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The Old Guard: A Monthly Journal, Devoted to the Principles of 1776 and 1787 by Charles Chauncey Burr

The Old Guard: A Monthly Journal, Devoted to the Principles of 1776 and 1787
by
Charles Chauncey Burr

"The War Power"

“A new phrase has lately appeared in this country, very much as Satan’s face first appeared in Paradise.—It is, ‘the war power’ as something above the Constitution, which is declared to be ‘the supreme law of the land.’ ...

The Constitution of New York declares that ‘No authority shall, on any pretense whatever, be exercised over the people of this State, but such as shall be derived from and granted by them.’ The Constitution of New Jersey says: ‘The military shall be in strict subordination to the civil power.’ The Constitution of Pennsylvania says: ‘The military shall, in all cases and at all times, be in strict subordination to the civil power.’ The Constitution of every State in the Union is similar. The idea of a war power that is above the powers of ordinary legislation—that is able to revoke or suspend existing constitutional law—is not only foreign to the genius of our government, but is positively denied by express constitutional enactment.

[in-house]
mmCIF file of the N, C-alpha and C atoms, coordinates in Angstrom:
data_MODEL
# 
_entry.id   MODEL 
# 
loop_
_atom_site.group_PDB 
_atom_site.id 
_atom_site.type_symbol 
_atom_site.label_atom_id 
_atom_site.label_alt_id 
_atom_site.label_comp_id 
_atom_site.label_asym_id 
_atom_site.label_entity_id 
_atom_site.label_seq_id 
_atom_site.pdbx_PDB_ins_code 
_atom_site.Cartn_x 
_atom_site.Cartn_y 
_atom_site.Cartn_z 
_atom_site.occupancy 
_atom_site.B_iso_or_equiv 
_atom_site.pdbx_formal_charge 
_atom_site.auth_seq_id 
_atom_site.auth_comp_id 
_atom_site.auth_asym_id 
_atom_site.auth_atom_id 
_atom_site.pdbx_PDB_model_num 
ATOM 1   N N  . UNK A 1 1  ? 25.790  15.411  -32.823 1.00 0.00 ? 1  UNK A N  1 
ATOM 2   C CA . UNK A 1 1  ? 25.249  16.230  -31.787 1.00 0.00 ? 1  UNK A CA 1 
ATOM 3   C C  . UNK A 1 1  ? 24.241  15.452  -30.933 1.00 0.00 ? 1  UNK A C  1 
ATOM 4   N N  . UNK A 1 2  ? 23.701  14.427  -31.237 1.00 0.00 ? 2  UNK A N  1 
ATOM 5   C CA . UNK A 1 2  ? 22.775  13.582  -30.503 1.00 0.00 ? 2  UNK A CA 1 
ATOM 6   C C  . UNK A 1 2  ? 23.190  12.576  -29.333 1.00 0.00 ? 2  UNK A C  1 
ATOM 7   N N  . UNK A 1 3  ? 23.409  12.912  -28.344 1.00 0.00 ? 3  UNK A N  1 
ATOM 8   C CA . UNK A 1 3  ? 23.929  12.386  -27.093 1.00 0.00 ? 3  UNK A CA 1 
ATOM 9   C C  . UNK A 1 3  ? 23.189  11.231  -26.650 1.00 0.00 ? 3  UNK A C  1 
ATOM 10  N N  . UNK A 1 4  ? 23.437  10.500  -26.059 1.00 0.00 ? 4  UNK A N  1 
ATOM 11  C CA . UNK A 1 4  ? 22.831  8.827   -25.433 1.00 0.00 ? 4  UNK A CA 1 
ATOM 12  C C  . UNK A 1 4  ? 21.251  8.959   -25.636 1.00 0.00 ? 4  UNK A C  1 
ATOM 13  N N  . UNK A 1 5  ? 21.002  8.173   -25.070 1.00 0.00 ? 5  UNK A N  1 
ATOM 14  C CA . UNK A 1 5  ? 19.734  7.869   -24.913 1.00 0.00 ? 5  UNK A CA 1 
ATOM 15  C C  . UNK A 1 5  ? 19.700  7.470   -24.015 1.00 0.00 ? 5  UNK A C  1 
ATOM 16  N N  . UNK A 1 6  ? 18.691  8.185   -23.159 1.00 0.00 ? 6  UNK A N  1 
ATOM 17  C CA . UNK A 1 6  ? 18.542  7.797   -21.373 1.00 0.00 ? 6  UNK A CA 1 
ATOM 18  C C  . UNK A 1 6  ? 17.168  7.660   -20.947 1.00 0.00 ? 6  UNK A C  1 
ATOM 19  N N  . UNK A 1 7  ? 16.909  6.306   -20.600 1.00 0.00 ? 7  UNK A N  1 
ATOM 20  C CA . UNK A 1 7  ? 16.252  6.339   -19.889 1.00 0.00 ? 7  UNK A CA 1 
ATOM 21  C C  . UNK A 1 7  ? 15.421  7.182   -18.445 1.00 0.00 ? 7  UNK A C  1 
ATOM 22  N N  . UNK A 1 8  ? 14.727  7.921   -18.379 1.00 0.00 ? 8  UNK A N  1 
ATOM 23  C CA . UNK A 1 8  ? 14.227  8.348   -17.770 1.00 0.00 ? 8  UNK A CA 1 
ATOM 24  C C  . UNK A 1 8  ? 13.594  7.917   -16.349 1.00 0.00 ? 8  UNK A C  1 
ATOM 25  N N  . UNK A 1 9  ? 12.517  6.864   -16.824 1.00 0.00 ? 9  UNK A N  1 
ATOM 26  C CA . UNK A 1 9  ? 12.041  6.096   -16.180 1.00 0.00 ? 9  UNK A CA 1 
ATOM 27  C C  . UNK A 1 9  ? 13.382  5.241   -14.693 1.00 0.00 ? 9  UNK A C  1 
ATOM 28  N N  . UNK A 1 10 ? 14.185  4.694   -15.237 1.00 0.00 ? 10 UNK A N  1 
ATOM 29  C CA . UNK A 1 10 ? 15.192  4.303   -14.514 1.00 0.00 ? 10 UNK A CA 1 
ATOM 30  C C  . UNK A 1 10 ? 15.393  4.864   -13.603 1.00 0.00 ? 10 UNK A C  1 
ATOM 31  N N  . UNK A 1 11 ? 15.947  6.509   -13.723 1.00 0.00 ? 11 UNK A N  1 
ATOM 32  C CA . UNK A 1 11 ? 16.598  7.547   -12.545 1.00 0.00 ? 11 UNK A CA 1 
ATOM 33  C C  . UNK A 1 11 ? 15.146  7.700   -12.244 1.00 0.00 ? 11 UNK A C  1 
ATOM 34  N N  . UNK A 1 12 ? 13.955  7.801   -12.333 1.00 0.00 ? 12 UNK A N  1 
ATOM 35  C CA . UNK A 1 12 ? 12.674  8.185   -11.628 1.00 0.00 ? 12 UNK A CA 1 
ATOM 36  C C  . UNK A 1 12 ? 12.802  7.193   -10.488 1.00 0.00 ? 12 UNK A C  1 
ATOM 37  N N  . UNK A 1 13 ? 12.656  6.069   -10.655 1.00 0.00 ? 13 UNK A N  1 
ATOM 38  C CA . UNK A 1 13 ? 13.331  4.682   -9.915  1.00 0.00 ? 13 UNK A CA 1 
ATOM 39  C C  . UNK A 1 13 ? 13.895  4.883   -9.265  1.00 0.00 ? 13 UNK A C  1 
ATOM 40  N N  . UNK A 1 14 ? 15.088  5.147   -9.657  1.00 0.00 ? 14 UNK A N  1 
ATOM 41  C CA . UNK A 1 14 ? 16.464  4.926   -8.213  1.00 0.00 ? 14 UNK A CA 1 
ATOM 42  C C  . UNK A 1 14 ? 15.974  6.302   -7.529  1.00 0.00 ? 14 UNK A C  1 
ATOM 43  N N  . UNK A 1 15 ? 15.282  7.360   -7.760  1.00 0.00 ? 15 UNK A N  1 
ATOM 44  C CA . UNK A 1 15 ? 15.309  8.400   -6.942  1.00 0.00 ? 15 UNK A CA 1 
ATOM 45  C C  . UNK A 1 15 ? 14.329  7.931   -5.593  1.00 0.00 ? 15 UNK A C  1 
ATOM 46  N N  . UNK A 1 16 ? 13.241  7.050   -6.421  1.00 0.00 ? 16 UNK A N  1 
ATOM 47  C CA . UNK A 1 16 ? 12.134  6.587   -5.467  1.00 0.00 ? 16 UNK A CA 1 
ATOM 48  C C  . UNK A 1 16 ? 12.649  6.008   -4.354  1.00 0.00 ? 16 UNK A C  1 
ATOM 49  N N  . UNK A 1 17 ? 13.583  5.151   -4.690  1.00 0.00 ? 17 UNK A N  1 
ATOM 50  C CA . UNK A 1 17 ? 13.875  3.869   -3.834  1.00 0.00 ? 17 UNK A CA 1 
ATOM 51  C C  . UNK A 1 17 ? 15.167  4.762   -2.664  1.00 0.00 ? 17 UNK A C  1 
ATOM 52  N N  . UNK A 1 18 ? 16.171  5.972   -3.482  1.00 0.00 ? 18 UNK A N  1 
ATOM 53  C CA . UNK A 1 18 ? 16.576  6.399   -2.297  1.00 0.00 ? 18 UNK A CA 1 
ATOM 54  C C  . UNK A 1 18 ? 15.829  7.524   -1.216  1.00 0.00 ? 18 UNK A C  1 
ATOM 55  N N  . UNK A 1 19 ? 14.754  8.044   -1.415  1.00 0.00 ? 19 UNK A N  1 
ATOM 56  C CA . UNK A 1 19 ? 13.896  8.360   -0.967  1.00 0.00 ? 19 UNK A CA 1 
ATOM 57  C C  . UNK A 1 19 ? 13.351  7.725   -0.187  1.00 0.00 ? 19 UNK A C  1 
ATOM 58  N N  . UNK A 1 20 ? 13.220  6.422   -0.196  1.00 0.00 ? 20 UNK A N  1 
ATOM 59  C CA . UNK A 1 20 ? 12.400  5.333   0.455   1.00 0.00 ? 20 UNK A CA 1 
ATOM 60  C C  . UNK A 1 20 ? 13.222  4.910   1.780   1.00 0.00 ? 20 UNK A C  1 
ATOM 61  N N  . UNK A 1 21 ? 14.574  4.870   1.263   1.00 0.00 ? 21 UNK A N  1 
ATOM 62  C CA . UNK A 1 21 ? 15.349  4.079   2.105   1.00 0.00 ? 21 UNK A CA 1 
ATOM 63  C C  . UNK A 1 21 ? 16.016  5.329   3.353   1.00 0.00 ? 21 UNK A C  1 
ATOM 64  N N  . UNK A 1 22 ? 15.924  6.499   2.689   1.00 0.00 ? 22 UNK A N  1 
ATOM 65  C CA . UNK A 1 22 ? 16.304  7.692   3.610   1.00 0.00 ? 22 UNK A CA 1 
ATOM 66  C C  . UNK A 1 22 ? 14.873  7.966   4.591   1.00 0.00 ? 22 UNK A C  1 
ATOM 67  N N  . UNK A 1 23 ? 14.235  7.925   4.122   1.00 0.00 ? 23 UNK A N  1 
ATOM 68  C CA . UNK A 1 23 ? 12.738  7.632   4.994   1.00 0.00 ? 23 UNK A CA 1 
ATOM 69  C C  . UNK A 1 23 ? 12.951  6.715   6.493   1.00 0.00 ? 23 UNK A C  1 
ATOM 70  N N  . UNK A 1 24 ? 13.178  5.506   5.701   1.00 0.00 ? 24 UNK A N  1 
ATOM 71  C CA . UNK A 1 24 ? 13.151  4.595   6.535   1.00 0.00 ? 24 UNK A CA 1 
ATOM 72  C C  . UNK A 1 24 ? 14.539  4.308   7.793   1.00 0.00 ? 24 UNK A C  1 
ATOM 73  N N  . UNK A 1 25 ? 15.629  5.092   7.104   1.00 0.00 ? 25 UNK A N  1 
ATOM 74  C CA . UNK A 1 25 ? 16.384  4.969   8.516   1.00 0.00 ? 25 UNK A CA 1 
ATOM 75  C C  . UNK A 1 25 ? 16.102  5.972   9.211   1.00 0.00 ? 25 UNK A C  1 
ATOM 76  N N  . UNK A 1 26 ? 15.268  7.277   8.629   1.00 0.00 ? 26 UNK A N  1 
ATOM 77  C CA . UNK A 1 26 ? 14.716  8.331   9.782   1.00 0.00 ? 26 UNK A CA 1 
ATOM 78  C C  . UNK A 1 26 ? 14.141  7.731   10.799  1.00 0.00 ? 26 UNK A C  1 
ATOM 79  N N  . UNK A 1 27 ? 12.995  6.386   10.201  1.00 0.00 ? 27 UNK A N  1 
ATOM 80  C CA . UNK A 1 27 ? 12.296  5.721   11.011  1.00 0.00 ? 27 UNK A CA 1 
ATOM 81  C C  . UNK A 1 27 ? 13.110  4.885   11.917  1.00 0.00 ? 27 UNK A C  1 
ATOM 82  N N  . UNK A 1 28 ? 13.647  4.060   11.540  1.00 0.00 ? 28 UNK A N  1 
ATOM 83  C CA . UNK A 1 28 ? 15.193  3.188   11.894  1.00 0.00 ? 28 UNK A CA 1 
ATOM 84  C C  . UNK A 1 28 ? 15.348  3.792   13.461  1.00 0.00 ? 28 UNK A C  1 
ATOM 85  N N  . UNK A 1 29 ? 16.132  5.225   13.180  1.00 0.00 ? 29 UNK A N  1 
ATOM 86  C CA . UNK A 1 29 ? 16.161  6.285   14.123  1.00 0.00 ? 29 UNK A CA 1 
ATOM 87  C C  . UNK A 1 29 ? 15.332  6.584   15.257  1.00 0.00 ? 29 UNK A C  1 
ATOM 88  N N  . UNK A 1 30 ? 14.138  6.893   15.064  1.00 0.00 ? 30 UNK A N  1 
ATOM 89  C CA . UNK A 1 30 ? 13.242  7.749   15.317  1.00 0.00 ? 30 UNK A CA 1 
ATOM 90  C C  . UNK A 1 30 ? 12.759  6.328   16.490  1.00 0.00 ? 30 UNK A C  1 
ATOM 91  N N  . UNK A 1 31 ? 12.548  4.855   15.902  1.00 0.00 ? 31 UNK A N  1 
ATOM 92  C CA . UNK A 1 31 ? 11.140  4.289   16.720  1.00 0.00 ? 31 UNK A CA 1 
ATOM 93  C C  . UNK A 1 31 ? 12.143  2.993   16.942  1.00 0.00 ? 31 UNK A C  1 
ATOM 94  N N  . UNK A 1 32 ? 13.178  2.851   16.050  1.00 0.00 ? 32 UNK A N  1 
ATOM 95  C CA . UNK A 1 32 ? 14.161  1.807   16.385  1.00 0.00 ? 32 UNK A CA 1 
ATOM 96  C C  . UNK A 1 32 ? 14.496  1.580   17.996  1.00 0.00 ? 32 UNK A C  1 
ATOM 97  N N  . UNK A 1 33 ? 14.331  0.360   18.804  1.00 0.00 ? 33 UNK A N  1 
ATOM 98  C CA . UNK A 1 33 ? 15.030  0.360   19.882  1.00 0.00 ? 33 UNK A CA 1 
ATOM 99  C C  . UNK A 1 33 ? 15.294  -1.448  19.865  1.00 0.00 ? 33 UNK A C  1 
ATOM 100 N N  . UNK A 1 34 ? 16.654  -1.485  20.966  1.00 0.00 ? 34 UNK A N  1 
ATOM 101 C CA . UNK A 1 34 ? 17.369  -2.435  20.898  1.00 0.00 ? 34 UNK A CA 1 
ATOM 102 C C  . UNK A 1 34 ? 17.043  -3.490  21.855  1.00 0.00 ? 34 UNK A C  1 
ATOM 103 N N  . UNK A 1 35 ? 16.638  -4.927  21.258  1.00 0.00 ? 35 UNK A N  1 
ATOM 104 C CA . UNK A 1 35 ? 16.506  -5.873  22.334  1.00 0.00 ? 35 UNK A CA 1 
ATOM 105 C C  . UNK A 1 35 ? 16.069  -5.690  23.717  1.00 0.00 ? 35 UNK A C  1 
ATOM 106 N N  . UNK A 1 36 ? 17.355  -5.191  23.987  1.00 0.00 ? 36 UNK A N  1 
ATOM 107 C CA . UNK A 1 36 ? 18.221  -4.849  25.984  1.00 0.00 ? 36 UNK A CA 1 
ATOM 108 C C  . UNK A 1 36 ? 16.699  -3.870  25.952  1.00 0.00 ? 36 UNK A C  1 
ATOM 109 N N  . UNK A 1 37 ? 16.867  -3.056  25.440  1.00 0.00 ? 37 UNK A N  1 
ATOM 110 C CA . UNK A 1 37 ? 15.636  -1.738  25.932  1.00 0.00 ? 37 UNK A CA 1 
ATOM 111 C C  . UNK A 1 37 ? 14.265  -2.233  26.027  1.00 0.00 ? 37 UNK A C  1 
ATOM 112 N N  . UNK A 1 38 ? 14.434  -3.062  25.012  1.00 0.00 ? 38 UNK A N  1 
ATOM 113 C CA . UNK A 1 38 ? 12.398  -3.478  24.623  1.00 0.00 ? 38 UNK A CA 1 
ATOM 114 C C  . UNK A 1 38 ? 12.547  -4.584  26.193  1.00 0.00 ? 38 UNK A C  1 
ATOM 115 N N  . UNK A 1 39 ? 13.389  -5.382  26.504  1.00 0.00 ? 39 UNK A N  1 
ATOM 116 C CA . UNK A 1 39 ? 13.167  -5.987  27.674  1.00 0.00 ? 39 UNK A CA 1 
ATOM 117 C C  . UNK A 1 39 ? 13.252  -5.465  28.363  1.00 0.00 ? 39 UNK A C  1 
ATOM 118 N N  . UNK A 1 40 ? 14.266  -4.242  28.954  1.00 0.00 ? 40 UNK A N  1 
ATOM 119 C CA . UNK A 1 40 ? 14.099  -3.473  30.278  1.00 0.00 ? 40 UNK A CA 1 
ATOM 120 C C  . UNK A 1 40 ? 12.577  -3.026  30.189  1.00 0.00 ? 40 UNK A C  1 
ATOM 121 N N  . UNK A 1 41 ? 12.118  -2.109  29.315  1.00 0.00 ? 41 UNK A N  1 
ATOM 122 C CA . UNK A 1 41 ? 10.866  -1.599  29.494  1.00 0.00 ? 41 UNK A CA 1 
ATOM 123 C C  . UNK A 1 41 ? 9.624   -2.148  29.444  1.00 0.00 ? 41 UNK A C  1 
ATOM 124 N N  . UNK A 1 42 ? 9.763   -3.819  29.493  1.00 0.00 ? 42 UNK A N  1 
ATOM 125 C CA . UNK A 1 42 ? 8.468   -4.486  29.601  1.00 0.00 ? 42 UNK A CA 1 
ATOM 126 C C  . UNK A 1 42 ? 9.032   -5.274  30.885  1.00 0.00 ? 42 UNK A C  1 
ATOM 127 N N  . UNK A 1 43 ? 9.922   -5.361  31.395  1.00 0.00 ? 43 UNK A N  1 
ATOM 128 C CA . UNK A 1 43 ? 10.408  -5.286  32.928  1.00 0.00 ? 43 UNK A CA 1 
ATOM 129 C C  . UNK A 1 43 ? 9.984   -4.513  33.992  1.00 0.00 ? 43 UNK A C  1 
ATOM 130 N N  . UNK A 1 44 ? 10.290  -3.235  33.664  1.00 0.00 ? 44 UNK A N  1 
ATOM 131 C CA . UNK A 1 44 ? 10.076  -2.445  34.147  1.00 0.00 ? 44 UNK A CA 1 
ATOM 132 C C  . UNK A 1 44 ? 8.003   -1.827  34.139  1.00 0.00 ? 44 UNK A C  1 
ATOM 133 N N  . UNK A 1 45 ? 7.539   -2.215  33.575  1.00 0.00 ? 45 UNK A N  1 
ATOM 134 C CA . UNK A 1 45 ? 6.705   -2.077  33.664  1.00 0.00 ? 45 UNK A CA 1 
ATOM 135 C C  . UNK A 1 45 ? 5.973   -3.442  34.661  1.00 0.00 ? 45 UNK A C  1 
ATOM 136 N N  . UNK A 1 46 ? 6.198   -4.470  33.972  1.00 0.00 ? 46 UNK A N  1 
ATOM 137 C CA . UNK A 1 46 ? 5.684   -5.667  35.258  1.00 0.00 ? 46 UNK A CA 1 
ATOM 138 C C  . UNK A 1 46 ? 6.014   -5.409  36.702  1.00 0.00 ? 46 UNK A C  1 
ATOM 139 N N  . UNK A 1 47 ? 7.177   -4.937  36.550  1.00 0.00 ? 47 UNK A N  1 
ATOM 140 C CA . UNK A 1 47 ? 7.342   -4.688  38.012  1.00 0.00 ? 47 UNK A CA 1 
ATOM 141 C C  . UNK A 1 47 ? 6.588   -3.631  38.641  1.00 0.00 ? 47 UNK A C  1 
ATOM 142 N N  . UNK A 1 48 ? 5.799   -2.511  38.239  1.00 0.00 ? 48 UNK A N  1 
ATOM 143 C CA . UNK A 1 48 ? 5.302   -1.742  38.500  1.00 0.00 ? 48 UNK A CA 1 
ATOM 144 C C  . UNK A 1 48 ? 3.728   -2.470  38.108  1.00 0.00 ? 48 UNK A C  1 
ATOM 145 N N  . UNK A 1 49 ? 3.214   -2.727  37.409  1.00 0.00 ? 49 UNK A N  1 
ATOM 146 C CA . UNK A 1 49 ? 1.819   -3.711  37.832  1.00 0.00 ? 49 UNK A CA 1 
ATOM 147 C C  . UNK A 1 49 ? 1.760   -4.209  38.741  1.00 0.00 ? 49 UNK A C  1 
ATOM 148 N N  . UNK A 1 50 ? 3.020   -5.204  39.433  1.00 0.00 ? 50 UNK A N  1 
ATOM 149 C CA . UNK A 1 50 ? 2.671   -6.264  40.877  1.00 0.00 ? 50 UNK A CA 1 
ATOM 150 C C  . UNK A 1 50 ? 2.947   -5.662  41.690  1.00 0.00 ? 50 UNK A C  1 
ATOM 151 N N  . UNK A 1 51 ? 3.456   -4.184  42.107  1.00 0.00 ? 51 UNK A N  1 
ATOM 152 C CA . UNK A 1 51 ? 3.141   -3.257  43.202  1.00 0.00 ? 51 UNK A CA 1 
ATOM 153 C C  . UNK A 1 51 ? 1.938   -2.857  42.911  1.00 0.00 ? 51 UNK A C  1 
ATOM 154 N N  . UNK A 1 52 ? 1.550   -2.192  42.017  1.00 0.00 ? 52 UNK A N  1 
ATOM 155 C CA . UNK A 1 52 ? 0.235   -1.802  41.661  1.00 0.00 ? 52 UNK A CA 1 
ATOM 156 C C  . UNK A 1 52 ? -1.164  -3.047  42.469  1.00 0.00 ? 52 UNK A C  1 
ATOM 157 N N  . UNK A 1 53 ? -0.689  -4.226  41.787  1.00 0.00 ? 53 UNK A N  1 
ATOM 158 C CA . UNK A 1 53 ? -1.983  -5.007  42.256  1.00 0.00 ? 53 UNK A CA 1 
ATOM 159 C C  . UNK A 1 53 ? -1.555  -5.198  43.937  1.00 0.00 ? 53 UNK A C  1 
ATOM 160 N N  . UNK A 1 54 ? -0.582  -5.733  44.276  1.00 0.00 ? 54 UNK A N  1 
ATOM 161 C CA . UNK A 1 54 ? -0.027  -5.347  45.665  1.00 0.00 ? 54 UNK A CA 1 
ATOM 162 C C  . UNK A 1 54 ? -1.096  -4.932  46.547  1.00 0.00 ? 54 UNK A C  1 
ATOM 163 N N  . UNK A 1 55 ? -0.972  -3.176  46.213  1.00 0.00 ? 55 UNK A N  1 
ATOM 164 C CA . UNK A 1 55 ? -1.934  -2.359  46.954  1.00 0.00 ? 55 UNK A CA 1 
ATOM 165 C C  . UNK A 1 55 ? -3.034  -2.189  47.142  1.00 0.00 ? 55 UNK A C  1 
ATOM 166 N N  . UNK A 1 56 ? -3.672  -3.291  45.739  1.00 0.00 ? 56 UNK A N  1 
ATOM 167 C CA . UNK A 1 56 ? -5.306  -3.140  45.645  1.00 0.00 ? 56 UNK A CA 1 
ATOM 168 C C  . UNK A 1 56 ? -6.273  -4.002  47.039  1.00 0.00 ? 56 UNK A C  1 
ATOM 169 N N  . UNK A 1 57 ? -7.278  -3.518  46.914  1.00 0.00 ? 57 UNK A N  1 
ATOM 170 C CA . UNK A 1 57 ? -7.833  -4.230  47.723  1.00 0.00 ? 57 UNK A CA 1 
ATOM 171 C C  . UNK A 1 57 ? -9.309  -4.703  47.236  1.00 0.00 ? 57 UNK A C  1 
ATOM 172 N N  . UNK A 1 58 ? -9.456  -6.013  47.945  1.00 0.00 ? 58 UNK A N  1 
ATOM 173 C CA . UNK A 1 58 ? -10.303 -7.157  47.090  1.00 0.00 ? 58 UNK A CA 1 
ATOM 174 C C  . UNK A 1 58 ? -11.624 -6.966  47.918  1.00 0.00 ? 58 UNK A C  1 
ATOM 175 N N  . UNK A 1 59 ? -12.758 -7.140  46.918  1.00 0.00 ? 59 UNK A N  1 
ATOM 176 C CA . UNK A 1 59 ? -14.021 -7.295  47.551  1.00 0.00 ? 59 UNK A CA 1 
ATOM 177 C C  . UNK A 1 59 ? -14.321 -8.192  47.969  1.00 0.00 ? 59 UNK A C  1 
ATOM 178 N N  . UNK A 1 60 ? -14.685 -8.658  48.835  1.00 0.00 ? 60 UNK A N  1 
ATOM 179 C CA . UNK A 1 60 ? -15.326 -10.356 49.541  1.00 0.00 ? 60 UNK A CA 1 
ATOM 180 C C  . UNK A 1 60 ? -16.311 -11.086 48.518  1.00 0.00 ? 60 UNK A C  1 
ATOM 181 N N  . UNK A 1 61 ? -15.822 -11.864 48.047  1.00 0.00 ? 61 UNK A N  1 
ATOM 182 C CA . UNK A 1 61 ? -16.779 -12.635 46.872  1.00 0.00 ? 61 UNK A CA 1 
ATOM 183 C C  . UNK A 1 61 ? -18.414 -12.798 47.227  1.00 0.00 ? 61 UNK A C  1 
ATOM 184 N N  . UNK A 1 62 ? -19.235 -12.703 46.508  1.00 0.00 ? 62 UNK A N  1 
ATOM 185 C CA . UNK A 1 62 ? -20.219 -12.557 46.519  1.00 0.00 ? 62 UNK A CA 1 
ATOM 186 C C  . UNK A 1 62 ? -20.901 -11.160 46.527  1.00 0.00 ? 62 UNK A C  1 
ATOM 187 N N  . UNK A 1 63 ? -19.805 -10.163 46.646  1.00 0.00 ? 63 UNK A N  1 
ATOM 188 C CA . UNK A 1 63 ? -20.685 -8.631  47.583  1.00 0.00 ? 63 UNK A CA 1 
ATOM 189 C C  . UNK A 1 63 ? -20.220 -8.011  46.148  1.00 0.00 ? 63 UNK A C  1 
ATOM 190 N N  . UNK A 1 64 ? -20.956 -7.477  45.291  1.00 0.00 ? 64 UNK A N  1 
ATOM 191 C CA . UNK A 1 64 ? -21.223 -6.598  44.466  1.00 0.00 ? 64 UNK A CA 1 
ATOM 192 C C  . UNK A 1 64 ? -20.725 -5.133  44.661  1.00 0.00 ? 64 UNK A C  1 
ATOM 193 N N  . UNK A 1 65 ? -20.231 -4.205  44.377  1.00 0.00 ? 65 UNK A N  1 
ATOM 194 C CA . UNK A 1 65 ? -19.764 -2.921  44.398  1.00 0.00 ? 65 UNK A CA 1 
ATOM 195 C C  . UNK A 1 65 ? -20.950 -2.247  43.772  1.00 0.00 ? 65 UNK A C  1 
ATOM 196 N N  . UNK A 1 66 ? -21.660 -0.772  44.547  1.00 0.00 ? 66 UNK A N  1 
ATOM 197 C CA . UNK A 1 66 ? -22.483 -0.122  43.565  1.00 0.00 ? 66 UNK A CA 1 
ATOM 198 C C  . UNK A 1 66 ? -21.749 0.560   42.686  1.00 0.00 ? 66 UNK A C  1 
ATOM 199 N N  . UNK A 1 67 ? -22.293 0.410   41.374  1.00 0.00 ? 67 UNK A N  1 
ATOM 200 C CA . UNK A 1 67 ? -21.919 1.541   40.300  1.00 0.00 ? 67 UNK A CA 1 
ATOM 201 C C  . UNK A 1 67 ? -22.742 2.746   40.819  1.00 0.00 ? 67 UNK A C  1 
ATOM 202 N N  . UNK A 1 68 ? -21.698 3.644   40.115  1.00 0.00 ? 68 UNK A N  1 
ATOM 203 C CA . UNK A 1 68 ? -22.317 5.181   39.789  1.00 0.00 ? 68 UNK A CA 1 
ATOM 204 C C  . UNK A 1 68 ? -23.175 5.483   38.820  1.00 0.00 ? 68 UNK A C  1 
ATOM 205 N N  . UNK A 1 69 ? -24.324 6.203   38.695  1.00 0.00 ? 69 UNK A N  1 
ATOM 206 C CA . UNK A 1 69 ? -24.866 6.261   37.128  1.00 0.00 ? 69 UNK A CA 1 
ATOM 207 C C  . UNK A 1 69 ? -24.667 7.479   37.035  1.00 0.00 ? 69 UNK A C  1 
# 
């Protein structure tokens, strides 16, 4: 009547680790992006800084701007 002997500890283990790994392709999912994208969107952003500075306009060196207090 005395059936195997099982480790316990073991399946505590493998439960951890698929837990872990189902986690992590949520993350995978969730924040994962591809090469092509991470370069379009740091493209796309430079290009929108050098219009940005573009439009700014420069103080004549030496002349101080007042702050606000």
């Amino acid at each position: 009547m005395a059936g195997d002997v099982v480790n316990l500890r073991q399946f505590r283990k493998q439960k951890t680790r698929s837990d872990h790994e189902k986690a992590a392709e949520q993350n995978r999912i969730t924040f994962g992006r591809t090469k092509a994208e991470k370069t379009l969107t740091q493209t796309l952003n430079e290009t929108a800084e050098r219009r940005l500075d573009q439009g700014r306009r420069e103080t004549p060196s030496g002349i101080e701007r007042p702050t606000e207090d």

What is now by ignorant or designing people called the war power, or military law, is simply the absence of all law, and rests upon the same moral basis, as what is called Lynch law, or mob law. They depend upon the same arbitrary usurpation of power, in opposition to Constitution and statute. It depends solely upon the will or caprice of the party by whom it is proclaimed and enforced. Until Mr. Lincoln's election, no man imagined that it was ever to be put in force outside of the military camp; nor was it supposed that it would ever be used even there, in violation of the express guarantees of the Constitution, It is well known that Washington, although the land was full of traitors to our revolutionary cause, totally ignored the idea of such a war power as Lincoln claims to wield.”

Charles Chauncey Burr, The Old Guard: A Monthly Journal, Devoted to the Principles of 1776 and 1787, Volume 1, No 7 (New York: C. Chauncey Burr & Company, 1863), 163.

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